Delhi loves to maintain its infamous image of being a rogue city. The recent case where a barber was shot dead by a customer proves the point. The shocking incident took place in southeast Delhi’s Jamia Nagar where the deceased, Mohammad Irshad Salmani was killed in cold blood by a local thug.
The accused, Afram, was apparently made to wait for his turn for the haircut. This enraged him so much that he whipped out his gun and shot the barber.
The murder may look extremely shocking to every sane-headed human being. Unfortunately, it is NOT surprising in a city like Delhi. ‘Rogue’, ‘hot-headed’, ‘trigger-happy’, ‘megalomaniacs’ are some of the words that are used to describe Delhiites. There have been many similar cases over the years in which people have been killed over issues such as parking of vehicles, stealing of vegetables, barking of dogs, volume of music and what not. Are such issues worth an argument?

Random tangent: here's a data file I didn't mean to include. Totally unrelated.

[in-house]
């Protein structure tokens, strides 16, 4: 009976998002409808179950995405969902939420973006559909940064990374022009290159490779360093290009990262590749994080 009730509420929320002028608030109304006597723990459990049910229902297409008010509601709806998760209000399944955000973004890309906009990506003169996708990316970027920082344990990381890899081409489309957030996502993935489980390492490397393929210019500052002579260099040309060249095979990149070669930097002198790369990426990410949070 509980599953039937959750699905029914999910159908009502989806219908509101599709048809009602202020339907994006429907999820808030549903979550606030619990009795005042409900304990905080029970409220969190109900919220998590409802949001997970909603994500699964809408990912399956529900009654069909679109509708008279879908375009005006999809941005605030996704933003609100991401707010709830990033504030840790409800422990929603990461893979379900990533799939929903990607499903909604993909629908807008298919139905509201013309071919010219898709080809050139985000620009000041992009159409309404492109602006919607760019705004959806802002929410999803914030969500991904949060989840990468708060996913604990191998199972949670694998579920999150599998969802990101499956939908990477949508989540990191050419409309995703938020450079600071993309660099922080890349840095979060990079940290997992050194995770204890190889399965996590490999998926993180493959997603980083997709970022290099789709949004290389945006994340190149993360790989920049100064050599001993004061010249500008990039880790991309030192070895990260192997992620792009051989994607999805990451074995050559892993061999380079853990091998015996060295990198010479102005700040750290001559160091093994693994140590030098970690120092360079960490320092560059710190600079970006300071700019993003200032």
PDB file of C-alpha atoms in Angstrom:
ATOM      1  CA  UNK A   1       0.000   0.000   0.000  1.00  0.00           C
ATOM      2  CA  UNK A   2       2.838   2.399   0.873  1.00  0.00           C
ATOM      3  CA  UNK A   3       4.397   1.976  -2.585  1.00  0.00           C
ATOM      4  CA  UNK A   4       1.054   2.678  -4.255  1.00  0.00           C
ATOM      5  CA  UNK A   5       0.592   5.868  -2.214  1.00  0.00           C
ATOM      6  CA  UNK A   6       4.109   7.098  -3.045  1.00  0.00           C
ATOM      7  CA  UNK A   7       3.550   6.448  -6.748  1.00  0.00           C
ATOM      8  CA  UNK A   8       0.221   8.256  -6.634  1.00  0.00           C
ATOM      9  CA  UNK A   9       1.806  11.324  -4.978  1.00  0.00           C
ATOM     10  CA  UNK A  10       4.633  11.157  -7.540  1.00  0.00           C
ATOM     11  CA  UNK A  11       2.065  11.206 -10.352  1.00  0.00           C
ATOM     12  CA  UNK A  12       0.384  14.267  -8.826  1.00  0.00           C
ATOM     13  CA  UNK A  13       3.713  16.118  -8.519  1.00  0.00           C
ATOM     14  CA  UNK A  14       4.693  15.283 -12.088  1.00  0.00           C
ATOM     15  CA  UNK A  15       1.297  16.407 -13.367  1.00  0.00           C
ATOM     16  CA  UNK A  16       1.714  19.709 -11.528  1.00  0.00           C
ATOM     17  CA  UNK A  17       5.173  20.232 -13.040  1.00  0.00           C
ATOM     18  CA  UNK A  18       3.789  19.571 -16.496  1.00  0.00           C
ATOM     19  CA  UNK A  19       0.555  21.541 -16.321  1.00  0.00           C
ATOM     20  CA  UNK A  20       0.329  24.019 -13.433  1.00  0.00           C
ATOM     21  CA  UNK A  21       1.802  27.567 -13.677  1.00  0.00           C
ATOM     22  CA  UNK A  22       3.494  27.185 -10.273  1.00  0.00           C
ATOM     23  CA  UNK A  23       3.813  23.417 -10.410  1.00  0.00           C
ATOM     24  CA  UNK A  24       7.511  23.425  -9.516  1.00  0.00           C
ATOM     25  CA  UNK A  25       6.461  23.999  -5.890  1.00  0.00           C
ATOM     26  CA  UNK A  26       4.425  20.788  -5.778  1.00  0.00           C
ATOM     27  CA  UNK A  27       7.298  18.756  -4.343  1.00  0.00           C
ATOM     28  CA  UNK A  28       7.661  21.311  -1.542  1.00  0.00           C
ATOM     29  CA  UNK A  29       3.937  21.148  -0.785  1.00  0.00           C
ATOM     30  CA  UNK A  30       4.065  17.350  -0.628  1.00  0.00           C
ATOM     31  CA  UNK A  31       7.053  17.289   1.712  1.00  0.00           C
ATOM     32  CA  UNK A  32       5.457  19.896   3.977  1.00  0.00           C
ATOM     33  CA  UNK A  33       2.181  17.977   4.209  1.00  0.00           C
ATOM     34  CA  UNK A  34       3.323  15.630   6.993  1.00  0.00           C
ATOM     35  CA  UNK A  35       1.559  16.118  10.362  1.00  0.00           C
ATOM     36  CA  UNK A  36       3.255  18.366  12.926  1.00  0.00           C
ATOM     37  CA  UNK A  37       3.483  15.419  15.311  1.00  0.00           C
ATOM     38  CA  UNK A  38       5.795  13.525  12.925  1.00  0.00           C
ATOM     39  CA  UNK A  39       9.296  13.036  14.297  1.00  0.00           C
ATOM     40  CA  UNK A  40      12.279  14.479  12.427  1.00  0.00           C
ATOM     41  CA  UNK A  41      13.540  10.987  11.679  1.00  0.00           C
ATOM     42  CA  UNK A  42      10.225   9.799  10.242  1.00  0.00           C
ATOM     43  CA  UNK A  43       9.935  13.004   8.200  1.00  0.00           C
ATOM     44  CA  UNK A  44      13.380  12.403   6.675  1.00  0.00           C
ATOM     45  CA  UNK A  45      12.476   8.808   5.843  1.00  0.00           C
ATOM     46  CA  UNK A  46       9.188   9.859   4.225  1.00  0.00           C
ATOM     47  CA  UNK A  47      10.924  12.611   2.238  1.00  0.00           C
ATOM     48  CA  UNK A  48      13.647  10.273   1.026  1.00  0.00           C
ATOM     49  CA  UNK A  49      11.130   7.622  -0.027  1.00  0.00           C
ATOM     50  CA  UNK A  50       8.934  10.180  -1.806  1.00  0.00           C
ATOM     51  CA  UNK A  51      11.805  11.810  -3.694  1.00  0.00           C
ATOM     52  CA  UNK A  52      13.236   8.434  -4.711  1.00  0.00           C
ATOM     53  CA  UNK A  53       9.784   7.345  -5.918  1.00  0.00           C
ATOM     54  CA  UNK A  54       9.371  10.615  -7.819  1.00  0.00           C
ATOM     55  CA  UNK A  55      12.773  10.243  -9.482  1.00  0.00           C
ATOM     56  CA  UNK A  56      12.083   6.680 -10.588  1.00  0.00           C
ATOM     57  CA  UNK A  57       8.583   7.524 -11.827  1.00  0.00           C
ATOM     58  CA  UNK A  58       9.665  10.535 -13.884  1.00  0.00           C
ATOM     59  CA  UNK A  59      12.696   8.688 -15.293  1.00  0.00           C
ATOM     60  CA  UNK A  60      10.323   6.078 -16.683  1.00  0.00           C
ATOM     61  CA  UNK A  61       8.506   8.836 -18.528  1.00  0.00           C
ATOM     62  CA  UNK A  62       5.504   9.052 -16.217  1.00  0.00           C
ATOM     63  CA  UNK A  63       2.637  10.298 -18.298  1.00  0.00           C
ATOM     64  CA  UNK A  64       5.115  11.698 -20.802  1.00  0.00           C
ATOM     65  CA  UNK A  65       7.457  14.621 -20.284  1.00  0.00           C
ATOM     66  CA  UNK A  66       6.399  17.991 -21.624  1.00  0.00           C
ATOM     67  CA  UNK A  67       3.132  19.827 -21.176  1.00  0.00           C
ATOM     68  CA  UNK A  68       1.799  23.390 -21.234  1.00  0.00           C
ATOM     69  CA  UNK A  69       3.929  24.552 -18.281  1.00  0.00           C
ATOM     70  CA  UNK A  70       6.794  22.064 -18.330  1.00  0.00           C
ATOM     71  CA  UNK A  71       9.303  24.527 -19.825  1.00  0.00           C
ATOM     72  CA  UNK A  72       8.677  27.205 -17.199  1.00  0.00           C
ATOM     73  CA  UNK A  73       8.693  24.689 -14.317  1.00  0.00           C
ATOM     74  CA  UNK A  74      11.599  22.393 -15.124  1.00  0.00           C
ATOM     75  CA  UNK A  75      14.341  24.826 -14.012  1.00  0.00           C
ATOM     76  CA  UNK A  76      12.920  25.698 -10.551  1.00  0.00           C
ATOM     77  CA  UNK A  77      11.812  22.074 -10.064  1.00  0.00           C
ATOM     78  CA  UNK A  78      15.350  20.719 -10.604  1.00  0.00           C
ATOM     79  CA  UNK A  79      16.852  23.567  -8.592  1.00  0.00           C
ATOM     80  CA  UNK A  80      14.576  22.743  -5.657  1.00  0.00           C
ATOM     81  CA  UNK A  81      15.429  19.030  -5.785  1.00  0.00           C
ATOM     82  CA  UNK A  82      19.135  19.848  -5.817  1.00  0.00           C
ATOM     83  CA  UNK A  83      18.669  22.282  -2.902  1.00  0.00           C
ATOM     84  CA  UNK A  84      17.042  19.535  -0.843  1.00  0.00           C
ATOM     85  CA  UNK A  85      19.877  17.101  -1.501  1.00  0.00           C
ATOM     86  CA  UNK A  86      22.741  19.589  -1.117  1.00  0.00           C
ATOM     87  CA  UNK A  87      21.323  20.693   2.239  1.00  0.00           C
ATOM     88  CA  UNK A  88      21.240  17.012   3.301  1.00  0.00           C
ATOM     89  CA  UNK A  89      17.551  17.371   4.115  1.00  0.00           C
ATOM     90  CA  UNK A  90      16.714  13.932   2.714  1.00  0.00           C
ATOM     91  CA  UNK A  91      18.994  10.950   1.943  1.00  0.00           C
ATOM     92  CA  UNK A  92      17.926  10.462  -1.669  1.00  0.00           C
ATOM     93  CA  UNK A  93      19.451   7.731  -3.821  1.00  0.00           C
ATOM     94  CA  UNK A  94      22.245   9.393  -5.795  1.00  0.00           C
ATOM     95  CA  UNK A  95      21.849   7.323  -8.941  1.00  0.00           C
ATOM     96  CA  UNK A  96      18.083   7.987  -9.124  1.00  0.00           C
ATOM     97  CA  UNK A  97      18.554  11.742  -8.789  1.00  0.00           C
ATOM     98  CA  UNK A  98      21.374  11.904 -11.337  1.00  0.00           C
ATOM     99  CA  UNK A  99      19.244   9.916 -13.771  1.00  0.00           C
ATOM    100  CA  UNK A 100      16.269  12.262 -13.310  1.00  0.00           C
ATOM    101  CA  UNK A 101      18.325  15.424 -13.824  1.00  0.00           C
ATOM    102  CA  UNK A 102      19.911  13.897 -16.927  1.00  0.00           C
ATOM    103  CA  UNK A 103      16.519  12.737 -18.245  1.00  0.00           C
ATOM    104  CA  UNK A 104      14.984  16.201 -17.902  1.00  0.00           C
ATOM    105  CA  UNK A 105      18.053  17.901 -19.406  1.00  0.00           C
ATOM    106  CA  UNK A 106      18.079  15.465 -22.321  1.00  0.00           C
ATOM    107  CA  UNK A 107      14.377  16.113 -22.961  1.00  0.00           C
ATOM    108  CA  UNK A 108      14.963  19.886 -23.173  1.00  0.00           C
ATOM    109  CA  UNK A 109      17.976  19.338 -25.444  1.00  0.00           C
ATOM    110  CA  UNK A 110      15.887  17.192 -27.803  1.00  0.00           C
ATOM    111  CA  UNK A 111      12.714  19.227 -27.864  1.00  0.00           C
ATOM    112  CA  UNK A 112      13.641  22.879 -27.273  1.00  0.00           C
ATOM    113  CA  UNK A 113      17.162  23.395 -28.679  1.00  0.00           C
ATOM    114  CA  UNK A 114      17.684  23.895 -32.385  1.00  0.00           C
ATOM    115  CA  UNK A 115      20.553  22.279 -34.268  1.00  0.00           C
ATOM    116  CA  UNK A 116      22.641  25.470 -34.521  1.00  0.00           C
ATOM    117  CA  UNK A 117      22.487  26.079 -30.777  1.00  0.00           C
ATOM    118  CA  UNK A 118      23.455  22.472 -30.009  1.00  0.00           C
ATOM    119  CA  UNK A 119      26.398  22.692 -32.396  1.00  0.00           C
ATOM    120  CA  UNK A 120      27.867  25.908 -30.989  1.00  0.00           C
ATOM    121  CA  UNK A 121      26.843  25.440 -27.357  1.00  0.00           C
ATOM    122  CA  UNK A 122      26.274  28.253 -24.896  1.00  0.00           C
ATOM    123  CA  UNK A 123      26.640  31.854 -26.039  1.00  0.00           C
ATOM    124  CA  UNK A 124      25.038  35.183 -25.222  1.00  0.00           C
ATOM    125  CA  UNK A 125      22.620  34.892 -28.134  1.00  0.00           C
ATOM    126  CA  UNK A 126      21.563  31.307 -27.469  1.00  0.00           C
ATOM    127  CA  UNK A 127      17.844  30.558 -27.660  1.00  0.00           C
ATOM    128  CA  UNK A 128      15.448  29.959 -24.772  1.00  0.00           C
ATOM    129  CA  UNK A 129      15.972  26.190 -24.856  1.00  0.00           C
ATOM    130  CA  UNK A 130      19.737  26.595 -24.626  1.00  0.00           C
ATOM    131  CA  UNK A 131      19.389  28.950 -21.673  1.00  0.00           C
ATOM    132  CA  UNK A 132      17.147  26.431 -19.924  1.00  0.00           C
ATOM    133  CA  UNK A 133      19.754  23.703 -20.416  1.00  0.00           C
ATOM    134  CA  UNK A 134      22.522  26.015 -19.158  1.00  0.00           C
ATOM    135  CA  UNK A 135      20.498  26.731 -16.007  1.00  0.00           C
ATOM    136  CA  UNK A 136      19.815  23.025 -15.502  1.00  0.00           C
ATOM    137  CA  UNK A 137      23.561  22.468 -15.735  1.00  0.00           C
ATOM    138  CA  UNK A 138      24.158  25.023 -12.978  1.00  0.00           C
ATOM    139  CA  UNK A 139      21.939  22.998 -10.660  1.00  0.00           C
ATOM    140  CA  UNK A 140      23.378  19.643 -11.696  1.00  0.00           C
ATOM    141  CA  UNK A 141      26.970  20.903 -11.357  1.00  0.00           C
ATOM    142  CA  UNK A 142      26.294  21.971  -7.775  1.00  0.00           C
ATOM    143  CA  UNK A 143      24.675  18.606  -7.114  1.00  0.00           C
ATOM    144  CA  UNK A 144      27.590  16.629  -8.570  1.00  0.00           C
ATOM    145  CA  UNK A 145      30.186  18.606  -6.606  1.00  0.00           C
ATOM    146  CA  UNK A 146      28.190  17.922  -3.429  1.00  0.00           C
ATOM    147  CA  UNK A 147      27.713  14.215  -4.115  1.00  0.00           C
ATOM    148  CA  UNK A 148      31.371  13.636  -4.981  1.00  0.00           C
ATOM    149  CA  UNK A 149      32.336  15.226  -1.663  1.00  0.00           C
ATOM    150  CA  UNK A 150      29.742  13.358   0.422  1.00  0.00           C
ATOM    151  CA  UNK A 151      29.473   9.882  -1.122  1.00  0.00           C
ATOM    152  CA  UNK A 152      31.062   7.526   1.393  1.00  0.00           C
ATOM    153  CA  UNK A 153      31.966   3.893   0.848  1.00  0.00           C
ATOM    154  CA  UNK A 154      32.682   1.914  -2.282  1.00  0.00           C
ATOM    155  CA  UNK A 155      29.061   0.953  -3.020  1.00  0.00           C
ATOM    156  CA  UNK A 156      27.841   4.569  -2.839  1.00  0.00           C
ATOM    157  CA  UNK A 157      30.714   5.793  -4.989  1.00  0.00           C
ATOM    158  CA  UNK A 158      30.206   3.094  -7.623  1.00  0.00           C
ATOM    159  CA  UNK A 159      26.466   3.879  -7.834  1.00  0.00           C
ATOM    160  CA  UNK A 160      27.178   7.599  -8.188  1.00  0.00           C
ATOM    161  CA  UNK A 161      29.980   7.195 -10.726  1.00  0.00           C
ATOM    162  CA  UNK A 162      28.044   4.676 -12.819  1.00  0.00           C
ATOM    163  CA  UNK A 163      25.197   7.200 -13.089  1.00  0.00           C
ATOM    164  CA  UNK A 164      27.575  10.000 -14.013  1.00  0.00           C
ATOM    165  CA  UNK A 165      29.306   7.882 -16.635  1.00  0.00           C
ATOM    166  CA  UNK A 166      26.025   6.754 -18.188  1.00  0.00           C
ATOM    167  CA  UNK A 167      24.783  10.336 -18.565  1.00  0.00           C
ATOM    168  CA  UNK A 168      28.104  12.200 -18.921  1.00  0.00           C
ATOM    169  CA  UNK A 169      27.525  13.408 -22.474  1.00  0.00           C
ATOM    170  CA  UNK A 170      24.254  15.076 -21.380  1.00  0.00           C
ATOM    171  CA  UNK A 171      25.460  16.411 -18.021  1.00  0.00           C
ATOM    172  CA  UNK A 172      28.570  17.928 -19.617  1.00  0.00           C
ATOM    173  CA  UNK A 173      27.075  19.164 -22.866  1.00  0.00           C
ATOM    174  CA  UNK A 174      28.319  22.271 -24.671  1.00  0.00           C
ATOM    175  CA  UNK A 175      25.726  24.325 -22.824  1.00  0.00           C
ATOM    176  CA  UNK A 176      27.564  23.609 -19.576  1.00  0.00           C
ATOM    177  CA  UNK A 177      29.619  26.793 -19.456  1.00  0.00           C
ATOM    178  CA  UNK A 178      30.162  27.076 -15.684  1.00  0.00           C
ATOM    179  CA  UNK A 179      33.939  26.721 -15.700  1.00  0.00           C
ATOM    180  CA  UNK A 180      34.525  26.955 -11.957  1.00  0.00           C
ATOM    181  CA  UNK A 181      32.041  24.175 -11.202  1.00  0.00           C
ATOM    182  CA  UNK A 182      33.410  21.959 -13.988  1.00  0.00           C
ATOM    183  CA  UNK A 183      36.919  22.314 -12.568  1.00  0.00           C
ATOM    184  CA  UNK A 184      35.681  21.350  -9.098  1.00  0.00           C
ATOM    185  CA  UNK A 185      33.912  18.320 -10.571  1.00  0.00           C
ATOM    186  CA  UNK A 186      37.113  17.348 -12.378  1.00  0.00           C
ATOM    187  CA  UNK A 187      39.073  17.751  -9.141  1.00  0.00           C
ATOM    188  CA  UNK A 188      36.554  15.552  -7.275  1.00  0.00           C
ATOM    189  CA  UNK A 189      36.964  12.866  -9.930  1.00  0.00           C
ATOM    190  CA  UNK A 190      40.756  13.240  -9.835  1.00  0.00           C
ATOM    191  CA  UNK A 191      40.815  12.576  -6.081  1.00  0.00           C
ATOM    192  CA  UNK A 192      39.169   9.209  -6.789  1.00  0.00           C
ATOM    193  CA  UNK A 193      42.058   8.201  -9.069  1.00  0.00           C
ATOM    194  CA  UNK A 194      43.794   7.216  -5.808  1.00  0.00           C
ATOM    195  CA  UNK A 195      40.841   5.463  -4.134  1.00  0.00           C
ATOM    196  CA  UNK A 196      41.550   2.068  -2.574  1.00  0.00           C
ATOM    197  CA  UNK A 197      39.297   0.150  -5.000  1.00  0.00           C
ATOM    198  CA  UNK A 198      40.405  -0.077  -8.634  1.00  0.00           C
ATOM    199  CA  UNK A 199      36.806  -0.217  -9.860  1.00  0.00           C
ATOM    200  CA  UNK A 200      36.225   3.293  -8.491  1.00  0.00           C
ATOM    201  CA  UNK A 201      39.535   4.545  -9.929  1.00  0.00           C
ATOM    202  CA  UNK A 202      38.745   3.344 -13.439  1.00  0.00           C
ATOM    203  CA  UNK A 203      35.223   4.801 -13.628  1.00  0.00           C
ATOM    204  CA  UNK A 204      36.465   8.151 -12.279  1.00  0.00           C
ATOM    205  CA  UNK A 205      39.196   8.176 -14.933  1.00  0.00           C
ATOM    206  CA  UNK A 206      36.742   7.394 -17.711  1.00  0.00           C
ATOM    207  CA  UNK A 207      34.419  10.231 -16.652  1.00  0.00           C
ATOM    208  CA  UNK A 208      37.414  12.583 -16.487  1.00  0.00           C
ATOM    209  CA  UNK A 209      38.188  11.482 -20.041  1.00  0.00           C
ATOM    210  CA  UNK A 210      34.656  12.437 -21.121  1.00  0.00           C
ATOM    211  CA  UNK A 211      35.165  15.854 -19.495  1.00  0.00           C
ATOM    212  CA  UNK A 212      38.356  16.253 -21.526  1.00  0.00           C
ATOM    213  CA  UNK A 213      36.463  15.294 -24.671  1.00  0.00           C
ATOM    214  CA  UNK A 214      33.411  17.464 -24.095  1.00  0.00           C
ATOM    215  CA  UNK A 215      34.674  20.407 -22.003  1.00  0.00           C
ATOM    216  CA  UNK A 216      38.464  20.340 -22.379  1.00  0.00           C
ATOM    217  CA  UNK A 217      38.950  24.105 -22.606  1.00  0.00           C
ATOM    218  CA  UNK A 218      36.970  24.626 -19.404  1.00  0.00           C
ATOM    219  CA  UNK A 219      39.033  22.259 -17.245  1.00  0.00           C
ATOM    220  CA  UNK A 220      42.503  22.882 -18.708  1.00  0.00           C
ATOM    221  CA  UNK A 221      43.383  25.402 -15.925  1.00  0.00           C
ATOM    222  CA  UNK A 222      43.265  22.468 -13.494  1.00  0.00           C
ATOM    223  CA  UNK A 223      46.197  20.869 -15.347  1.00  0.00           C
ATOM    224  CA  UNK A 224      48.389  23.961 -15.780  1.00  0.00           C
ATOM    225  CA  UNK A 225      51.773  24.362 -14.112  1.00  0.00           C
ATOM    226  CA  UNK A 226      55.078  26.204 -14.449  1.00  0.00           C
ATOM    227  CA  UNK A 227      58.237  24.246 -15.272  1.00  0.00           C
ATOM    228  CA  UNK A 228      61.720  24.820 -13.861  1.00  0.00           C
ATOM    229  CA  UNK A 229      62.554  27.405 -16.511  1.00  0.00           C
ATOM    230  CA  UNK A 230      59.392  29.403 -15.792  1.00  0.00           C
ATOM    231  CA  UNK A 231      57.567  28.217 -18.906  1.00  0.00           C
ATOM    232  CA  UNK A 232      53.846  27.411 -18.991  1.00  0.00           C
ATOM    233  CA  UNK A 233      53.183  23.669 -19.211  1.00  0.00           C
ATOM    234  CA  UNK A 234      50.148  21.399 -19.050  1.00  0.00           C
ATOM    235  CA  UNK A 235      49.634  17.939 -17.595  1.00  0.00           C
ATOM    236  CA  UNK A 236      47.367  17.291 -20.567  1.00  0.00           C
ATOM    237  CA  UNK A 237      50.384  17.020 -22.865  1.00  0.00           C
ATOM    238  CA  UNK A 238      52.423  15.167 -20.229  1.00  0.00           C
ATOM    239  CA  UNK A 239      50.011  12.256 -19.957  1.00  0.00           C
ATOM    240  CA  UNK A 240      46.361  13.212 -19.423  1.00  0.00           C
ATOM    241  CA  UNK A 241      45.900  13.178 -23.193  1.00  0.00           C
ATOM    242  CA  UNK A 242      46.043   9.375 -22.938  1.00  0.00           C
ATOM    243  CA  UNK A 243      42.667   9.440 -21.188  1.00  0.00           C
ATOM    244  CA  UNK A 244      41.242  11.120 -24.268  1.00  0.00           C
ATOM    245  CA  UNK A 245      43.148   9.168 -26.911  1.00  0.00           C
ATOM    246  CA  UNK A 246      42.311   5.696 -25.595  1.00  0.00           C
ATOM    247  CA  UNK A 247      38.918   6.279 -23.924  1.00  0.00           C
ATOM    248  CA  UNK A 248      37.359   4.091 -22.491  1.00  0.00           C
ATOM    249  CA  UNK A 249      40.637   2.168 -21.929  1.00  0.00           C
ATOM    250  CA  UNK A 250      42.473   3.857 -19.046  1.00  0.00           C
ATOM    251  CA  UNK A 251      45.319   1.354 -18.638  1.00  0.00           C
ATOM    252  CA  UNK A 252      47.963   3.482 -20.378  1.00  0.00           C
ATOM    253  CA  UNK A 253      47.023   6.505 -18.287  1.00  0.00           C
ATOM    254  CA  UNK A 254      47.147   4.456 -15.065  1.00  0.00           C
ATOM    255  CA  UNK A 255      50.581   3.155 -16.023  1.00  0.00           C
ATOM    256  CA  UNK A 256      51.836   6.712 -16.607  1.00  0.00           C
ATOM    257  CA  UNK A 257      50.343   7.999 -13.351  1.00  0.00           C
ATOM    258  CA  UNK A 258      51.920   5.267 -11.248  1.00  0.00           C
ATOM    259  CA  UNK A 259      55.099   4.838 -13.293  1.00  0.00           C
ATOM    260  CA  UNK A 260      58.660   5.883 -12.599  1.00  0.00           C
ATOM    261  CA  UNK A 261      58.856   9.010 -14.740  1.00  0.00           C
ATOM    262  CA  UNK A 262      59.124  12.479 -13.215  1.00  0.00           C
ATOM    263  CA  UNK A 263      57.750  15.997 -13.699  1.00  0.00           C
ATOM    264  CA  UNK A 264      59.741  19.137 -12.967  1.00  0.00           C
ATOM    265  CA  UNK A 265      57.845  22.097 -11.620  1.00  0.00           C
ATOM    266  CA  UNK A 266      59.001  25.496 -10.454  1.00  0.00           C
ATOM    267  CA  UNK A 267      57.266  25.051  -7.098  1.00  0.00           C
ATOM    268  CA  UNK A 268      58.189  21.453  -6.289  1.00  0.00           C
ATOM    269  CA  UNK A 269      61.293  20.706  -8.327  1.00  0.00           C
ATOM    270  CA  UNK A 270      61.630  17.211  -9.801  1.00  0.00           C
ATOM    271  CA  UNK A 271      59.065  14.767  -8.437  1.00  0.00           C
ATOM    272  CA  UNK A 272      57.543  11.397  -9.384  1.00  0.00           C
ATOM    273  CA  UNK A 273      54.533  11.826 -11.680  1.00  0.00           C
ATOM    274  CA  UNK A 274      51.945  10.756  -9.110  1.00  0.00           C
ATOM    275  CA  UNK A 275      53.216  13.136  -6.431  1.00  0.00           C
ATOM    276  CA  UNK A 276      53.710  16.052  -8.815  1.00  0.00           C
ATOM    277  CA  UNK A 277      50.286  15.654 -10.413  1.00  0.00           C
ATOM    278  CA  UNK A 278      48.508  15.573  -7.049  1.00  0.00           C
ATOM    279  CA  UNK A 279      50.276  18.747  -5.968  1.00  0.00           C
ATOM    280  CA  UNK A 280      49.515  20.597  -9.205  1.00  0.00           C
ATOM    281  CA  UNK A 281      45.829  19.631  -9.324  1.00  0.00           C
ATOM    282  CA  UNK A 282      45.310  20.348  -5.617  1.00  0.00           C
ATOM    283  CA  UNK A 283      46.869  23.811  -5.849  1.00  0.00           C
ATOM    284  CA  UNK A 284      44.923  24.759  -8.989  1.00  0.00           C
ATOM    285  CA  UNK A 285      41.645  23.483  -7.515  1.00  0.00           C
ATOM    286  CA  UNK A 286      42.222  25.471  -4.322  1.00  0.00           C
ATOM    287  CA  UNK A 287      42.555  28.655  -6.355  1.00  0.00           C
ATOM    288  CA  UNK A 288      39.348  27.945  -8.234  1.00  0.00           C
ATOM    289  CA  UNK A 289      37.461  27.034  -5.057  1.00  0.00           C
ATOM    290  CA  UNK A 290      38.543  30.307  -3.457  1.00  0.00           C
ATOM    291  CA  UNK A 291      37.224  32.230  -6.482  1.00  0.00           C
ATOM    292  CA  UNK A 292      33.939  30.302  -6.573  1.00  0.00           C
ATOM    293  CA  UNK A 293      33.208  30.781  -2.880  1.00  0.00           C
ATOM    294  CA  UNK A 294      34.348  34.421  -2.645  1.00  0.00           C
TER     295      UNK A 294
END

Human life value seems to have gone down drastically in the national capital city.
It is easy to pin the blame on authorities for inadequate policing and a slow judicial system. But it does not simply end here. The issue is not only about criminals. Senior police officials feel all this cannot be clubbed into only a law and order issue. It is because many of these murders are committed out of sudden provocation or by people with no criminal background. And in such cases, not much can be done by the police to curb such crimes.
What makes Delhiites so angry that they just kill at the drop of a hat? The reason behind the hot-headed nature of people has been a cause of grave concern for police officials, law makers, activists and psychologists.
In this case, the accused shot the barber because he could not accept denial from a mere ‘barber’. Apparently his ego and a sense of superiority complex made him pull the trigger. The accused also has a criminal record. It is an outcome of the deeply ingrained class conflict in our societal structure which makes one man look down upon another based on their respective economic conditions.
Delhi’s ‘don’t mess with me’ attitude is a matter of shame and establishes us as a city devoid of kindness and respect for others, or for that matter ourselves.